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Thread: Canon S9000 help - black & white prints

  1. #1
    JEMS's Avatar
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    Canon S9000 help - black & white prints

    Hello, sorry for putting up an old but still valid Question! Let me explain,

    I used to be an avid darkroom worker a few years back or should that be a long time back! Anyway I was totally in to black and white printing. All that chemistry and jiggery porker wonderful stuff.

    Unfortunately I never made the transition over to digital printing, predictably I lost my way with producing B&W prints at home. It just took me a long long to get anything near a good looking wet print. Not wishing to be labelled an old f~~t, I now wish to re-ignite my printing interests again so I need some help.

    I`ve have had a good digital set-up at home for some time and I’m comfortable on Photoshop. The Printer is a Canon S9000 although getting old is capable of good quality colour prints but it fails miserably at producing B&W prints when I am using it. Any help on archiving better results from my set up would be most gratefully received. Oh yes ! before someone says change the printer moneys not that free while the canon still going fine.

    Regards J
    Last edited by Colin Southern; 26th September 2009 at 08:44 PM.

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    Re: Canon S9000_Help

    I'm not sure which printer you have. I had a Canon Pixima 9000 A3 but I assume you mean a much older printer.

    Anyhow, from my experience with general home printing, I would say you have to experiment with paper (makes and qualities) until you get something that suits you. But it has to be really top notch paper for B&W.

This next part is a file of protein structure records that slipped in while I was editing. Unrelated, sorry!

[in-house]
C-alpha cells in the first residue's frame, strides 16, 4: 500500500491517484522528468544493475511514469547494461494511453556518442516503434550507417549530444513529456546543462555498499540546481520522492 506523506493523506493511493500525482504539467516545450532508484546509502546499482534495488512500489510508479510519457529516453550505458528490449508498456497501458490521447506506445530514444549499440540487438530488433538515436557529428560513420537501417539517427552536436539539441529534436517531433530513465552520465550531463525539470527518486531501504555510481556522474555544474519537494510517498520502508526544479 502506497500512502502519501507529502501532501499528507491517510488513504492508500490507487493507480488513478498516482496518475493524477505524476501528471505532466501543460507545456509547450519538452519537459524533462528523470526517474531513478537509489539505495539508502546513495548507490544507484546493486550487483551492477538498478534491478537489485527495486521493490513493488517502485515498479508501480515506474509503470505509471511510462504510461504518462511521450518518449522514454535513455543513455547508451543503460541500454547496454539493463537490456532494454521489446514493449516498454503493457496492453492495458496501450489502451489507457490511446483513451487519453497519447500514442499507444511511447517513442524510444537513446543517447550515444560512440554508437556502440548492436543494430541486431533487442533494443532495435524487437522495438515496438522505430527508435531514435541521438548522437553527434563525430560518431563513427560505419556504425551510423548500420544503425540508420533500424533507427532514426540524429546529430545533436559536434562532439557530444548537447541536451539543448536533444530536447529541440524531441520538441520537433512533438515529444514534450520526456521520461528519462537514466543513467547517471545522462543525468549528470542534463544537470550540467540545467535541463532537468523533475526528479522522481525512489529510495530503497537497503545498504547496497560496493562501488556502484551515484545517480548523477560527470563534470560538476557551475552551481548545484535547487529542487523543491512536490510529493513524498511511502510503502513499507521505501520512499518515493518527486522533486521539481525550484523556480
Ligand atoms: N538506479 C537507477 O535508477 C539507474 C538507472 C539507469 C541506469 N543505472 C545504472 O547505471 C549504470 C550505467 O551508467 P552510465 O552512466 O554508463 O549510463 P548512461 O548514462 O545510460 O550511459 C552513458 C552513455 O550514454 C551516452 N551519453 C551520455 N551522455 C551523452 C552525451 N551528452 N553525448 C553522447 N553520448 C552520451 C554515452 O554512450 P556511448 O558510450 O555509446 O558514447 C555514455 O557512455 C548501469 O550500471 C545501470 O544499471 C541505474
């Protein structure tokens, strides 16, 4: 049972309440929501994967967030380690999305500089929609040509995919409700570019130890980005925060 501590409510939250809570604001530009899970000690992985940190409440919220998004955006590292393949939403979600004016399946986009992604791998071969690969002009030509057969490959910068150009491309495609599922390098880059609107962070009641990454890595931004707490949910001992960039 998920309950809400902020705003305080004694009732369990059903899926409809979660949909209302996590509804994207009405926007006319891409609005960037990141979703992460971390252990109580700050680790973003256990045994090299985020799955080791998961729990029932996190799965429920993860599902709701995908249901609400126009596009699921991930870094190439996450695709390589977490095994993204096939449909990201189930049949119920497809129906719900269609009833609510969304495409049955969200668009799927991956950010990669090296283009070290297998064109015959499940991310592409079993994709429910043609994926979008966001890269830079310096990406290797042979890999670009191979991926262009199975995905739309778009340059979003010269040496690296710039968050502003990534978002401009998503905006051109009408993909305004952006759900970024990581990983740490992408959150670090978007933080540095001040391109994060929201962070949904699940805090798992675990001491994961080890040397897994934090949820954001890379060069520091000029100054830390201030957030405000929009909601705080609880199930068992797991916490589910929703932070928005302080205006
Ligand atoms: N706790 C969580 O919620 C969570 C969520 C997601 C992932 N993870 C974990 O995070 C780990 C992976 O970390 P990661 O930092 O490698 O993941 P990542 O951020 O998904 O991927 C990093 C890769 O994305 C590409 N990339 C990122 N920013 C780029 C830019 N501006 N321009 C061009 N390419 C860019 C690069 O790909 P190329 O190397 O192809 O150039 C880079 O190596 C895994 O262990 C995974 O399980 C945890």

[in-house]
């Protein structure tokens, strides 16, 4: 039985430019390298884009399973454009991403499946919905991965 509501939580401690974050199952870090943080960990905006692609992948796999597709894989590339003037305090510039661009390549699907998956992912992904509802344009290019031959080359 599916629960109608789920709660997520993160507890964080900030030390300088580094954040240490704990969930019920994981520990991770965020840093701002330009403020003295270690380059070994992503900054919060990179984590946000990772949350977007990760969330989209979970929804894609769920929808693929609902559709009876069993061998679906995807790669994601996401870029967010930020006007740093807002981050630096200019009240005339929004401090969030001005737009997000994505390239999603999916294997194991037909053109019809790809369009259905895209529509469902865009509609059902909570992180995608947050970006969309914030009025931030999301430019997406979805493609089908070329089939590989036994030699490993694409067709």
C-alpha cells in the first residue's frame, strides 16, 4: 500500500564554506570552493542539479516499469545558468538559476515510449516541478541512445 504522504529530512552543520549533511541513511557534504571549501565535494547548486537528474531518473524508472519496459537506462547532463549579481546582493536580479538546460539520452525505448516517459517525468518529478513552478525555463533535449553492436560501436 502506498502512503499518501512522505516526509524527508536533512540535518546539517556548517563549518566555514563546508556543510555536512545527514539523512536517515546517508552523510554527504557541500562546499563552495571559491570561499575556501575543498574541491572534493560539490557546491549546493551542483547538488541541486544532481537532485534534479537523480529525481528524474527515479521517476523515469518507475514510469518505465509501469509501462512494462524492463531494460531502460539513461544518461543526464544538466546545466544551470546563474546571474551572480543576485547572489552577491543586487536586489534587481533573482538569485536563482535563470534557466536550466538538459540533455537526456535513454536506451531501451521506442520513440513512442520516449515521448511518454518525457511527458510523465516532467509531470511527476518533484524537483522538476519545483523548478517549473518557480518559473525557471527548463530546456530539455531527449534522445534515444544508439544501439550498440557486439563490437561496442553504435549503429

Choose the best printer setting; at least 1440 dpi. And make sure you don't have any clogged, or partially clogged nozzels.

    When printing B&W with colour printers you sometimes get a slight colour cast so you may have to do a little manual tweaking of the colours. Also on this point, is your monitor colour calibrated and what printer profiles are you using for your paper? You may print colour OK but have problems with B&W due to a printing profile not matching exactly.

    It all starts to get a bit complicated now, so I will leave detailed explanations to the real experts.

    And how are you producing your B&W conversions from colour prints with photoshop? There are quite a few options here and the 'cleverer' methods produce significantly different results from simple desaturation.

    It is possible to 'almost' match specific B&W film types depending on the Photoshop method used. I normally prefer the Channel Mixer method; but other people will have their favourite methods.

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    Re: Canon S9000_Help

    Quote Originally Posted by JEMS View Post
    The Printer is a Canon S9000 although getting old is capable of good quality colour prints but it fails miserably at producing B&W prints when I am using it.
    Hi there, and welcome to the forums.

    I guess the first question from me must be "what is it about the greyscale prints that your S9000 produces that you don't like"?

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    Re: Canon S9000_Help

    I know the feeling about lack of funds, but if you wish to really get into good B&W work you may want to look at some of the newer Canon printers that use the Chromalife 100 inks.

    My canon MP980, only an A4 printer, uses these inks, and incorporates a Grey ink tank so that better B&W prints can be made. It is also used extensively in colour printing too. Being a 1 picolitre printer, as opposed to the more common 2 picolitre type, it gives a very high quality result. If you have a good Canon dealer nearby I suggest you ask for an intensive demonstration.

    Beware that some of the lesser Canon models are 2 picolitre printers.

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    Re: Canon S9000_Help

    HI Colin, the overall problem is colour cast, it predominantly prints out a mergenta cast no matter what i do.

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    Re: Canon S9000_Help

    I found a magenta cast with Kodak paper, but it is better with some other makes. So I just went into the printer manual control settings and reduced the magenta strength slightly; but I don't know if you have that option with your printer.

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